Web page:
Welcome to Scribd, the world's digital library. Read, publish, and share books and documents. See more
Download
Standard view
Full view
of .
Look up keyword or section
Like this
1Activity
0 of .
Results for:
No results containing your search query
P. 1
Platform Siphoning

Platform Siphoning

Ratings: (0)|Views: 13|Likes:
Published by Core Research
The business model of commercial-financing relies on advertisers to pay for content. Advertisers will not pay if consumers unbundle the advertisements from the content (advertising bypass). TiVo, remote controls, and pop-up ad blockers are examples of adavoidance
technologies. Purchasing such devices causes content providers to increase
advertising levels (as has happened recently) because the remaining audience is less adverse to ads, and leads to a downward spiral. The bypass option may cause total welfare to fall. Higher avoidance reduces content quality and can lead to more massmarket content. We cast doubt on the profitability of using subscriptions to counter the impact of ad-avoidance
The business model of commercial-financing relies on advertisers to pay for content. Advertisers will not pay if consumers unbundle the advertisements from the content (advertising bypass). TiVo, remote controls, and pop-up ad blockers are examples of adavoidance
technologies. Purchasing such devices causes content providers to increase
advertising levels (as has happened recently) because the remaining audience is less adverse to ads, and leads to a downward spiral. The bypass option may cause total welfare to fall. Higher avoidance reduces content quality and can lead to more massmarket content. We cast doubt on the profitability of using subscriptions to counter the impact of ad-avoidance

More info:

Published by: Core Research on Oct 02, 2009
Copyright:Attribution Non-commercial

Availability:

Read on Scribd mobile: iPhone, iPad and Android.
download as PDF, TXT or read online from Scribd
See more
See less

10/20/2011

pdf

text

original

 
 
Platform Siphoning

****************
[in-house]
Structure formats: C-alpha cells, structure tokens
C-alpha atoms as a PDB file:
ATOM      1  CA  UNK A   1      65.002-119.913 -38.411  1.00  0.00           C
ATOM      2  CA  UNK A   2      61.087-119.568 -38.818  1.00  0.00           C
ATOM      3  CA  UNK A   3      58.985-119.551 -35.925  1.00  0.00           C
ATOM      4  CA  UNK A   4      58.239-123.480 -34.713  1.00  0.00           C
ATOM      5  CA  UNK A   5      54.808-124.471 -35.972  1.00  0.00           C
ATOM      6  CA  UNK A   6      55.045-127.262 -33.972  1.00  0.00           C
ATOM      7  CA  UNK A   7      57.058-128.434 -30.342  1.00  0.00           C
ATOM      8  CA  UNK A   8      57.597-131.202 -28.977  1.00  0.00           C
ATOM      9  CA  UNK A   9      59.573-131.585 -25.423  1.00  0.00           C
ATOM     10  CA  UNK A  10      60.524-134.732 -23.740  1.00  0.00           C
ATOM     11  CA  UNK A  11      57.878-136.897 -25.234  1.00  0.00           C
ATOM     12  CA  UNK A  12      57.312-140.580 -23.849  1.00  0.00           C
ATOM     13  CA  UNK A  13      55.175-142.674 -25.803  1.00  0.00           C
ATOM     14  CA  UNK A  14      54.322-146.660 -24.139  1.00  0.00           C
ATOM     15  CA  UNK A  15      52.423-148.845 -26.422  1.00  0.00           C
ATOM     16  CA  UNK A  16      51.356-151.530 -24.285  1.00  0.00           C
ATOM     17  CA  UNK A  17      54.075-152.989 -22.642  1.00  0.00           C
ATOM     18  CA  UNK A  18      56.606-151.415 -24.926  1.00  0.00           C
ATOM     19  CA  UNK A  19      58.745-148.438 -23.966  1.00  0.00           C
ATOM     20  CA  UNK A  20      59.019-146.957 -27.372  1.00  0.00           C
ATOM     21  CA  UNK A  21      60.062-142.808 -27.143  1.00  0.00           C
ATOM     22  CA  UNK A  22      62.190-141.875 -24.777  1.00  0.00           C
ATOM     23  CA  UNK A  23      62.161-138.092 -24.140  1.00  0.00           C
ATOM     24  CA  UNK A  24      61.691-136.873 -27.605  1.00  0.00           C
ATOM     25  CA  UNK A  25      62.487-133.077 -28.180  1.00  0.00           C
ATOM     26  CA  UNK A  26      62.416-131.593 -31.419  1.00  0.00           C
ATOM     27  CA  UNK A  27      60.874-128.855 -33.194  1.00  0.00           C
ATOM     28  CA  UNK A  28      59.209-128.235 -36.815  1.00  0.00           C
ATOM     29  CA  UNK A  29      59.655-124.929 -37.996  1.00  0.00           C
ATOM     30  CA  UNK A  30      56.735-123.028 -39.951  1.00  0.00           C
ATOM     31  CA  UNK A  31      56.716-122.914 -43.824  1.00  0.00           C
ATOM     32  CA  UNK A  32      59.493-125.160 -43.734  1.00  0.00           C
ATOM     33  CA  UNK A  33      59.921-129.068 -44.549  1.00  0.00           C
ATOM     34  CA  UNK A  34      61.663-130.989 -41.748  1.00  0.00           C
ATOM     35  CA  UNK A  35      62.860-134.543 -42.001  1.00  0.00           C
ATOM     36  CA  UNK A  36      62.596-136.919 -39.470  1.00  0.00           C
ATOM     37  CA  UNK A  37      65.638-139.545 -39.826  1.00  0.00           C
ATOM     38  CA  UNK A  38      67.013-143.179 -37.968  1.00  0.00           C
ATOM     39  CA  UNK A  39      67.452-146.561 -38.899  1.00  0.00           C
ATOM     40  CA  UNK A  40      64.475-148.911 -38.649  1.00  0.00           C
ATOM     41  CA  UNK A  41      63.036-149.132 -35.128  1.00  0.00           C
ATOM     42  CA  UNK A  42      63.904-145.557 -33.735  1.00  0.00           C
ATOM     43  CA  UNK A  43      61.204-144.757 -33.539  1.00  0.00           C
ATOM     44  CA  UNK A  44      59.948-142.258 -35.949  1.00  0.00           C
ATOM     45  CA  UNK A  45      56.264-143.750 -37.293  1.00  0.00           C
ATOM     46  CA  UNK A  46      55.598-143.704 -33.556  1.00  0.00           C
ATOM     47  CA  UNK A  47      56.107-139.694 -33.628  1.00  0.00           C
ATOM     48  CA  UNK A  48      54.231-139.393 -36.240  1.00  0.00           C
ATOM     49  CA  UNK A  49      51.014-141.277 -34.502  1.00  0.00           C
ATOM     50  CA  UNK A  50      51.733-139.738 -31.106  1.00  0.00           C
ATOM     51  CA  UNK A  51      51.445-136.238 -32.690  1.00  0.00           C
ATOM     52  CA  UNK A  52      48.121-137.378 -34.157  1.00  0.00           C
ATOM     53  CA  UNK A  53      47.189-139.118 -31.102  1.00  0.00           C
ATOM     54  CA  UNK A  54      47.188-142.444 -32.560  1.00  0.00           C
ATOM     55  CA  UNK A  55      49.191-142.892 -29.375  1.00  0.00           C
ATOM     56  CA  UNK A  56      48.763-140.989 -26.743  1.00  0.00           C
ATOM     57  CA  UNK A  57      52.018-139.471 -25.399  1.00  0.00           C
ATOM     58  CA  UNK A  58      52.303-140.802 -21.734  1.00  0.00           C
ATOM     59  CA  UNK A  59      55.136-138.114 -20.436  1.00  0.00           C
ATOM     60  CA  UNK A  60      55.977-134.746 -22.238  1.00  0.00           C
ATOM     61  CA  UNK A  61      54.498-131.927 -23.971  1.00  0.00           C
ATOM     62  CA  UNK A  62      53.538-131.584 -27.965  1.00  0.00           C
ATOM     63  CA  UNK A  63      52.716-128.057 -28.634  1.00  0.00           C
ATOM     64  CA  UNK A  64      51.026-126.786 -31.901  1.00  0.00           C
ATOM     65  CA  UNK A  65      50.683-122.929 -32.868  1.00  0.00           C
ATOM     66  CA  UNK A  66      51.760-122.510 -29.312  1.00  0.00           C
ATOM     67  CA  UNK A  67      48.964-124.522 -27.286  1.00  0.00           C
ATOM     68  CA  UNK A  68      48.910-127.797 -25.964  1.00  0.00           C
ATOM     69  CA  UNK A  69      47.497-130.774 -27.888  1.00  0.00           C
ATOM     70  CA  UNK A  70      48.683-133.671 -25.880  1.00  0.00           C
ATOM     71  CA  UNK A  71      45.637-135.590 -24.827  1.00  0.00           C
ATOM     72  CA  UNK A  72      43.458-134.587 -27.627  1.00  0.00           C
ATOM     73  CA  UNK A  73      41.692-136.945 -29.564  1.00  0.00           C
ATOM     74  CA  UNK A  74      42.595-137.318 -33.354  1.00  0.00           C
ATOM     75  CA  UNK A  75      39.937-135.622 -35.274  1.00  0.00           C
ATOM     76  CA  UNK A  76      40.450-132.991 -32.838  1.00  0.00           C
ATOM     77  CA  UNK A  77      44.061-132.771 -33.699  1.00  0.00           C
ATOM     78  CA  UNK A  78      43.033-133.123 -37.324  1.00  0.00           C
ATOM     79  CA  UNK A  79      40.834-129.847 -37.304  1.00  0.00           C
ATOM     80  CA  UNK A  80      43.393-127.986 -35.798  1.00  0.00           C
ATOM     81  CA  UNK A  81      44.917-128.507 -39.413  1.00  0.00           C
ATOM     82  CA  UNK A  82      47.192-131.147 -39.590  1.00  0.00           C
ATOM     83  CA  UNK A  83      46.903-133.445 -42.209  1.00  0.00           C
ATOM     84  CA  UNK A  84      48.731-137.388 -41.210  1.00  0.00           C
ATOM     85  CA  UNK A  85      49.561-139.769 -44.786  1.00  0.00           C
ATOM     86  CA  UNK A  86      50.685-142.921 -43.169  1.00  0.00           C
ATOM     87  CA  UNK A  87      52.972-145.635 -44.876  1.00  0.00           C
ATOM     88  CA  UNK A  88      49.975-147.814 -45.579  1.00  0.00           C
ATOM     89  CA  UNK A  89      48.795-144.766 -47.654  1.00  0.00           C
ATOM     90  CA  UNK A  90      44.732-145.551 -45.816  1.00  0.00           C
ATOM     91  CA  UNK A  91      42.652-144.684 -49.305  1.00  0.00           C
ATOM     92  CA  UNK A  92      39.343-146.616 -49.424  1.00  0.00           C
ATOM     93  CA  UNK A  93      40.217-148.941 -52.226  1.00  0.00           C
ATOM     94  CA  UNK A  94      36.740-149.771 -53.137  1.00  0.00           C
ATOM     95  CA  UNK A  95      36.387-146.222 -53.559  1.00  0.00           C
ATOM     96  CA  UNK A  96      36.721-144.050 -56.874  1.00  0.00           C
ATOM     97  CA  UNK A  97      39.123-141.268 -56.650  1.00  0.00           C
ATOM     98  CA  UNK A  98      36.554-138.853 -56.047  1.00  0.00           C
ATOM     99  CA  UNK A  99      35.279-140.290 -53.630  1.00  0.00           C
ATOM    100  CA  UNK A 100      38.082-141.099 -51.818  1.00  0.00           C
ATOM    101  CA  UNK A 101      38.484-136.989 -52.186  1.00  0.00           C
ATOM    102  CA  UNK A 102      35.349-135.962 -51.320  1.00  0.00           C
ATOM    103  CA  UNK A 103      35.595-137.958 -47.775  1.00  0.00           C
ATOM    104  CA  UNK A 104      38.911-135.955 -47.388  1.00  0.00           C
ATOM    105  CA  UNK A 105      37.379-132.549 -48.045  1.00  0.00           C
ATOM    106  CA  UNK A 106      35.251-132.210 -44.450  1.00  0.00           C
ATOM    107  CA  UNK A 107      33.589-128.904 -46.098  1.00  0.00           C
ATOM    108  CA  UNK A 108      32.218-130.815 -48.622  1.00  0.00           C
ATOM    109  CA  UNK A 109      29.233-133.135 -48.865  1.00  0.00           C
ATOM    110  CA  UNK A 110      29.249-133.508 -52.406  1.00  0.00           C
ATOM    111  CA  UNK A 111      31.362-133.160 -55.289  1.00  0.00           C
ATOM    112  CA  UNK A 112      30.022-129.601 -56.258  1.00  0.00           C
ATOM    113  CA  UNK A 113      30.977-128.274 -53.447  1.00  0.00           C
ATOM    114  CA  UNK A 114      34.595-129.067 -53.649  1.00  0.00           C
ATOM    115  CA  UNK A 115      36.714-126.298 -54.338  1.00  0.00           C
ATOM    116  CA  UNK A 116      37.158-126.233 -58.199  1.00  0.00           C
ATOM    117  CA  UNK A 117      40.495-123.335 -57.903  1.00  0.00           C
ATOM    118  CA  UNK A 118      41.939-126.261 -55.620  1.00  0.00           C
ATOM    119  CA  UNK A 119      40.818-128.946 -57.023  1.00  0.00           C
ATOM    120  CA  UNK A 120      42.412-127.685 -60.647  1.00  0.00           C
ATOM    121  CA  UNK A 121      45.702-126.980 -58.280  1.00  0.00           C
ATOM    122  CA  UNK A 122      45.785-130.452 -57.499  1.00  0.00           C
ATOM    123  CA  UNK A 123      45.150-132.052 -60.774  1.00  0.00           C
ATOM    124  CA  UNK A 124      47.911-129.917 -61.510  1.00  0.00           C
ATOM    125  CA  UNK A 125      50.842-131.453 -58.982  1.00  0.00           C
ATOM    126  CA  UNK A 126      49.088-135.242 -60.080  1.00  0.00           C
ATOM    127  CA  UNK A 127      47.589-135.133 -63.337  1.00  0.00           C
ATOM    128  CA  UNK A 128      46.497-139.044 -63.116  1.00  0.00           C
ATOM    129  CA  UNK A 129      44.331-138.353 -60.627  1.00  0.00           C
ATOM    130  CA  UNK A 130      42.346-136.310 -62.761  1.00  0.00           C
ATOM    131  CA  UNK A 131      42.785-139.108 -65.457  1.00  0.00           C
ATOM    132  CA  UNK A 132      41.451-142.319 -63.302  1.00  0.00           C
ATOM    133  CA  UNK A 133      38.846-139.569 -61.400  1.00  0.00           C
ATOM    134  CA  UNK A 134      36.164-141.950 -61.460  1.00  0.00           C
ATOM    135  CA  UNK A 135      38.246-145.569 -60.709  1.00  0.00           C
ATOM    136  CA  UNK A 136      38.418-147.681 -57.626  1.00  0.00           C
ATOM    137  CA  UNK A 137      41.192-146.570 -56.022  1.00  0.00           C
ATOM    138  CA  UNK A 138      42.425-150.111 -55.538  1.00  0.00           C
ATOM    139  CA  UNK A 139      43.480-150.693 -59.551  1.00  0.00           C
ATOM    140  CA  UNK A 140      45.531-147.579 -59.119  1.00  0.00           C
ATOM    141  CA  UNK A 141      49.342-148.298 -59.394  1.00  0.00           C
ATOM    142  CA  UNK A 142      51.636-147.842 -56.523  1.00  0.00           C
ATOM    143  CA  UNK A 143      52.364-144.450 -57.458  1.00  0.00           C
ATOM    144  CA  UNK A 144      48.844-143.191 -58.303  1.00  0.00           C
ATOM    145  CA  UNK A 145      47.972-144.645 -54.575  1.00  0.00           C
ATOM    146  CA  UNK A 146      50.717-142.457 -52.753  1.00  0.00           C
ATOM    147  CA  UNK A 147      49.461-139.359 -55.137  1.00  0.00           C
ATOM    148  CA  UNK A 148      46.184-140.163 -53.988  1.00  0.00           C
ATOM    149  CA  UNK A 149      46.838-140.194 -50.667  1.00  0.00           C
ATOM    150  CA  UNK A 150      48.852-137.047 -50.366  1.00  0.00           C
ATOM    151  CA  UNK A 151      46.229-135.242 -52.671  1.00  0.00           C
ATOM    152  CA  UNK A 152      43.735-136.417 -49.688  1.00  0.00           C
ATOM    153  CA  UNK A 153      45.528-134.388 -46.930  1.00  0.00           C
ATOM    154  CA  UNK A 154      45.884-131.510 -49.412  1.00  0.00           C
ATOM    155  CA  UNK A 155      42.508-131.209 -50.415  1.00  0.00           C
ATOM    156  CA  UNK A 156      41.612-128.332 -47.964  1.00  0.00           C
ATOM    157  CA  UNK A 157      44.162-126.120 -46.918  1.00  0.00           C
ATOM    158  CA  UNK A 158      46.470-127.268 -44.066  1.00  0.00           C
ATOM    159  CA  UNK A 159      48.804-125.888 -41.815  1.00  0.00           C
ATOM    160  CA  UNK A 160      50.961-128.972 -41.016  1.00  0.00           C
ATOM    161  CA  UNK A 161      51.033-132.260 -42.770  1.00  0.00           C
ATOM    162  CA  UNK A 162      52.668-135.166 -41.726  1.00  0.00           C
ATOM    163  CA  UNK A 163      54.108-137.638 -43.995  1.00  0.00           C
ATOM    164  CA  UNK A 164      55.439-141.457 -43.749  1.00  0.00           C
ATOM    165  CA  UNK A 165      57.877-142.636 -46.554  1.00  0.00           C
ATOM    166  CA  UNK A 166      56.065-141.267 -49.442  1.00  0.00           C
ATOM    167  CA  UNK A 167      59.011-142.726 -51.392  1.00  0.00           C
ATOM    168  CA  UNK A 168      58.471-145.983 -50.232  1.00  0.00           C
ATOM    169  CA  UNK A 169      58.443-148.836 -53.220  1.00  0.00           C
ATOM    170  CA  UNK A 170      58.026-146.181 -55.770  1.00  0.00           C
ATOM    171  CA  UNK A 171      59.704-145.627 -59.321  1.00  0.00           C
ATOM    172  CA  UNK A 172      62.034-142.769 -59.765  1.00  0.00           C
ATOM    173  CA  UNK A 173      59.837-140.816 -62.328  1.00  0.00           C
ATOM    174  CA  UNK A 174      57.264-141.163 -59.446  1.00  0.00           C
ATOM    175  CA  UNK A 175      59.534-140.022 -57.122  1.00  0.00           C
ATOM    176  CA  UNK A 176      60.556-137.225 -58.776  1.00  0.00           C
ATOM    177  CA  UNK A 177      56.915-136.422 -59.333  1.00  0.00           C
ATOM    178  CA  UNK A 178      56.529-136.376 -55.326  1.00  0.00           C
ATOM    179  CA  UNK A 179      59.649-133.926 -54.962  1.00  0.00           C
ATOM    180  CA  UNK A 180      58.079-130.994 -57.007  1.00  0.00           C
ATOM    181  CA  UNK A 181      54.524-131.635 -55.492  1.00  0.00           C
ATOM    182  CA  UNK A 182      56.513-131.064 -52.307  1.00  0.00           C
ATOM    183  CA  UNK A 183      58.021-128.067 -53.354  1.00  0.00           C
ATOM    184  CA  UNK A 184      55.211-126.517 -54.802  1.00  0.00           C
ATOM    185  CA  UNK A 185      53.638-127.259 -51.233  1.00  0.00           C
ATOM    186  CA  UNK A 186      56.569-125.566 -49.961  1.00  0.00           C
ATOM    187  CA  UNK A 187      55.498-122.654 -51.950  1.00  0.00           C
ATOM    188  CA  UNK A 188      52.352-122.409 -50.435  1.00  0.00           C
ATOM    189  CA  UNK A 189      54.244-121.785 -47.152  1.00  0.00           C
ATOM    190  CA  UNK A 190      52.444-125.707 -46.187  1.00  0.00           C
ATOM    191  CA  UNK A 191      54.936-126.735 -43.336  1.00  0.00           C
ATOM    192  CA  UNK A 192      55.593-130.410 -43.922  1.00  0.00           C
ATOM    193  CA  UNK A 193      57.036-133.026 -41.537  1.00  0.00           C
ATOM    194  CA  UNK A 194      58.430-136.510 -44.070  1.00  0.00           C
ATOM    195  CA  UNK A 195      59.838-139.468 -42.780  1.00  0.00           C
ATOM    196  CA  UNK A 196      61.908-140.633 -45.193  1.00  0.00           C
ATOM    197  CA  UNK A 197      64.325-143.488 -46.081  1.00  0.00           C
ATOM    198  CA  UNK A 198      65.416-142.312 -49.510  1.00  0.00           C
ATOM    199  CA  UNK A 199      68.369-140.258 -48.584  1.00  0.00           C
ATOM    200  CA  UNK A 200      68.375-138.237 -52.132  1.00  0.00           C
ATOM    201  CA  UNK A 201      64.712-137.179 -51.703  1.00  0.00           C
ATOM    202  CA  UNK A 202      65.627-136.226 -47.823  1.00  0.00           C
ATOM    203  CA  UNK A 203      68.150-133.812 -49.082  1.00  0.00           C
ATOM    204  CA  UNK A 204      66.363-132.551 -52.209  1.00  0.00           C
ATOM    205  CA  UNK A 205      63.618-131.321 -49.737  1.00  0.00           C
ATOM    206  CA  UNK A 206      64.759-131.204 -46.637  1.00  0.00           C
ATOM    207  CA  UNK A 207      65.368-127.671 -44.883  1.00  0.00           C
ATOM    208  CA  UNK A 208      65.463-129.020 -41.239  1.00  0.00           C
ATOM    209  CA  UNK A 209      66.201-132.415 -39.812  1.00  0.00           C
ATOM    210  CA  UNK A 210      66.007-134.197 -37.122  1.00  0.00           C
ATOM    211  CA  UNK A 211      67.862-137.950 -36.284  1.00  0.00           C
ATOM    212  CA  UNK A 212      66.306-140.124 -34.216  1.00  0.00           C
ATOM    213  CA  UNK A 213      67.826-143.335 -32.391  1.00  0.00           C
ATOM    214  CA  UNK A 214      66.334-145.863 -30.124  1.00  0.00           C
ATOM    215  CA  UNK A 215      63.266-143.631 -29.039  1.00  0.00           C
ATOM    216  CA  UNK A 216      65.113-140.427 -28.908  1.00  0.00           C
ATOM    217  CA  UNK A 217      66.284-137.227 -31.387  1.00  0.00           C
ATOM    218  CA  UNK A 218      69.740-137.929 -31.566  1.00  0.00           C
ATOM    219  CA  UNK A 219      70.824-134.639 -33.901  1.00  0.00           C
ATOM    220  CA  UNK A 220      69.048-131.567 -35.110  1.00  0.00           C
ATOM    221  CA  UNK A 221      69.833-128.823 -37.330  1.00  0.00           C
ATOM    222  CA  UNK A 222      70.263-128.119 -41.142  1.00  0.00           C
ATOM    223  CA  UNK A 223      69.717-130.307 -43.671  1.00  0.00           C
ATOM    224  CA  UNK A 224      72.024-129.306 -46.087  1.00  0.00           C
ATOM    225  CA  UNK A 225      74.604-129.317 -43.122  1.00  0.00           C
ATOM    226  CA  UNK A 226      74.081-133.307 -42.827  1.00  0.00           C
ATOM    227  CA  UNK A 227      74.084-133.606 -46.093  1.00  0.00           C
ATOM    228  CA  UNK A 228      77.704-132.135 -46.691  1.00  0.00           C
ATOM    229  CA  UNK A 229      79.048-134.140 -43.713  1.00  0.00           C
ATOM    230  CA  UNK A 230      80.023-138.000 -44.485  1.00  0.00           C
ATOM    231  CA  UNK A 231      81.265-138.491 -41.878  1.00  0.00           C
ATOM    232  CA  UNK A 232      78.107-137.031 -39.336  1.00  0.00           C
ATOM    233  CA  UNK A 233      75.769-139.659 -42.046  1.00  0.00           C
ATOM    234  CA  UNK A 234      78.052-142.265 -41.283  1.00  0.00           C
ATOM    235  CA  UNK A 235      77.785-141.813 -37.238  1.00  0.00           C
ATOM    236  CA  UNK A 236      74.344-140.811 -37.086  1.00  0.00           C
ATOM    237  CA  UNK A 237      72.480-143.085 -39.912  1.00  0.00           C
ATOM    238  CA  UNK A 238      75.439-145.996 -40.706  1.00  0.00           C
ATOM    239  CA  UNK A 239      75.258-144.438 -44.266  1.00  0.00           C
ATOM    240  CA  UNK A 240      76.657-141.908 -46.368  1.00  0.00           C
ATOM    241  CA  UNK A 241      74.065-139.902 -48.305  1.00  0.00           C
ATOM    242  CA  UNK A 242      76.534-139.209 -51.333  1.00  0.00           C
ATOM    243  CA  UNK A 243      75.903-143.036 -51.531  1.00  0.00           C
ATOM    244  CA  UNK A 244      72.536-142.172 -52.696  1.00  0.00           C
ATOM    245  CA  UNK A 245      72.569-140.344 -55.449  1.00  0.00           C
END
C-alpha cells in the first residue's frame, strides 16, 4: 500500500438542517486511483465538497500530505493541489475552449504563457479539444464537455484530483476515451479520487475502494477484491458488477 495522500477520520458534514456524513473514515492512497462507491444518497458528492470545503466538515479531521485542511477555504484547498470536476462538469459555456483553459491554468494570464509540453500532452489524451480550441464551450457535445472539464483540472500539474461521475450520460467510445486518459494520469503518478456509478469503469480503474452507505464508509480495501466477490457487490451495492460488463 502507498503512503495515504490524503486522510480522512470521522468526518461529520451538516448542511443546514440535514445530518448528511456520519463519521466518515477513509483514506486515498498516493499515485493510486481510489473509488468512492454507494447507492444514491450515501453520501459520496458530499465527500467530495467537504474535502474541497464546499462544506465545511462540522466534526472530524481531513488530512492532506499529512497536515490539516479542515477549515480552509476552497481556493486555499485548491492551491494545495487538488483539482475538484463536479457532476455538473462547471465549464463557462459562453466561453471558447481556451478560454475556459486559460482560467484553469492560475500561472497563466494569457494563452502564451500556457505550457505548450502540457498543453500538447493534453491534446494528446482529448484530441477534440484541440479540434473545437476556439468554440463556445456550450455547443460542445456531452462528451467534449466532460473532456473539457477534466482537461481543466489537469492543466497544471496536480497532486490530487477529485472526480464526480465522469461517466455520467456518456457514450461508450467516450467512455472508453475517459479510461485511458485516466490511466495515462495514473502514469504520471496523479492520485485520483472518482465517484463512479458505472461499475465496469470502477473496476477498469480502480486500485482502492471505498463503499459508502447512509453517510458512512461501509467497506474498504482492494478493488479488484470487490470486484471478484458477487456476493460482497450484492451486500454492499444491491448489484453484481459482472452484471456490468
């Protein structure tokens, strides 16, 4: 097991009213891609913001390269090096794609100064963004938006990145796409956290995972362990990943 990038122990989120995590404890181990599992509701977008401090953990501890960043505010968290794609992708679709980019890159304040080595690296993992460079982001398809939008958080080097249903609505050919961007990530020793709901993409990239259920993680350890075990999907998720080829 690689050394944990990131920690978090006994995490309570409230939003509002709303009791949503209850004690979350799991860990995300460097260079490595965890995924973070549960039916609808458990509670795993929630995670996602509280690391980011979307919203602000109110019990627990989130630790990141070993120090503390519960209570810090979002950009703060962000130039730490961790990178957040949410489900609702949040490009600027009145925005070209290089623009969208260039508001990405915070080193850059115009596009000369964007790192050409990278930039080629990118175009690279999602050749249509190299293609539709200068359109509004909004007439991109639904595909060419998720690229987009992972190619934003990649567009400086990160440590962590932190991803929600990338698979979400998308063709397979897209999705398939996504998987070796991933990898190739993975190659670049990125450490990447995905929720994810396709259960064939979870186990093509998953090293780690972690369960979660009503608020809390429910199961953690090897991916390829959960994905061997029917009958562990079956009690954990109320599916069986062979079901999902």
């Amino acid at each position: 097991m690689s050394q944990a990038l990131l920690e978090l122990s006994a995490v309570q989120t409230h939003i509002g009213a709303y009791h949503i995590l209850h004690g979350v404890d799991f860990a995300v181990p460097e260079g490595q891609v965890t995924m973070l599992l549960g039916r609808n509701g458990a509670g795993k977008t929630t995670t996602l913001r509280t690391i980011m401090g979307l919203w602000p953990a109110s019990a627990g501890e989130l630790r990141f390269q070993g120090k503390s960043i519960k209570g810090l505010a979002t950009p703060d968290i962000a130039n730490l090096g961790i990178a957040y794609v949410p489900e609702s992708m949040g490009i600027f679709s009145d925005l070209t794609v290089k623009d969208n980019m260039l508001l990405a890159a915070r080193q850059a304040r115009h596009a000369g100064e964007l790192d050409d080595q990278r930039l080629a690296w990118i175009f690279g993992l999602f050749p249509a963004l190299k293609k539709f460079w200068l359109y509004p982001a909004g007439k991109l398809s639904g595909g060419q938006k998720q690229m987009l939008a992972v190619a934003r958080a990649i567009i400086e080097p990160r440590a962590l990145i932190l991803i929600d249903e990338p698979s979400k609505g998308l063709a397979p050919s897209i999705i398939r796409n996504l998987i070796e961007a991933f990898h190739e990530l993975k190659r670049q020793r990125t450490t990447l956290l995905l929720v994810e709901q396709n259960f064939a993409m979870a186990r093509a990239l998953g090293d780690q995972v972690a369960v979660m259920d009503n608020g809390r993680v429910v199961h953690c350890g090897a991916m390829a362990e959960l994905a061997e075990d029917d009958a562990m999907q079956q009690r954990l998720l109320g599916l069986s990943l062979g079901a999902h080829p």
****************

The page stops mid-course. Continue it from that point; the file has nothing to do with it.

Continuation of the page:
by
Simon P. Anderson
and 
Joshua S. Gans
*
 First Draft: 7
th
April, 2006This Version: 9
th
August, 2009
The business model of commercial-financing relies on advertisers to pay for content.Advertisers will not pay if consumers unbundle the advertisements from the content(advertising bypass). TiVo, remote controls, and pop-up ad blockers are examples of ad-avoidance technologies. Purchasing such devices causes content providers to increaseadvertising levels (as has happened recently) because the remaining audience is lessadverse to ads, and leads to a downward spiral. The bypass option may cause totalwelfare to fall. Higher avoidance reduces content quality and can lead to more mass-market content. We cast doubt on the profitability of using subscriptions to counter theimpact of ad-avoidance.
 JEL Classification Numbers
. L82, L86, M37
 Keywords
. Two-sided markets, advertising-finance, media economics, siphoning, bypass,death spiral.
*
University of Virginia (Anderson) and University of Melbourne (Gans). This paper builds, expands upon andreplaces a previously distributed paper, “Tivoed: The Effect of Ad Avoidance Technologies on Content provider Behavior.” We thank Sunit Shah, Ken Wilbur, Helen Weeds, and participants at the 4
th
Workshop on MediaEconomics (Washington, 2006) and seminars at New York University and Cornell University for comments. Wethank the Australian Research Council and IPRIA for financial assistance. The first author thanks the NSF for support under grants SES 0452864 (“Marketing Characteristics”) and GA10704-129937 (“Advertising Themes”).All correspondence to joshua.gans@gmail.com. The latest version of this paper will be available atwww.mbs.edu/jgans.
 
1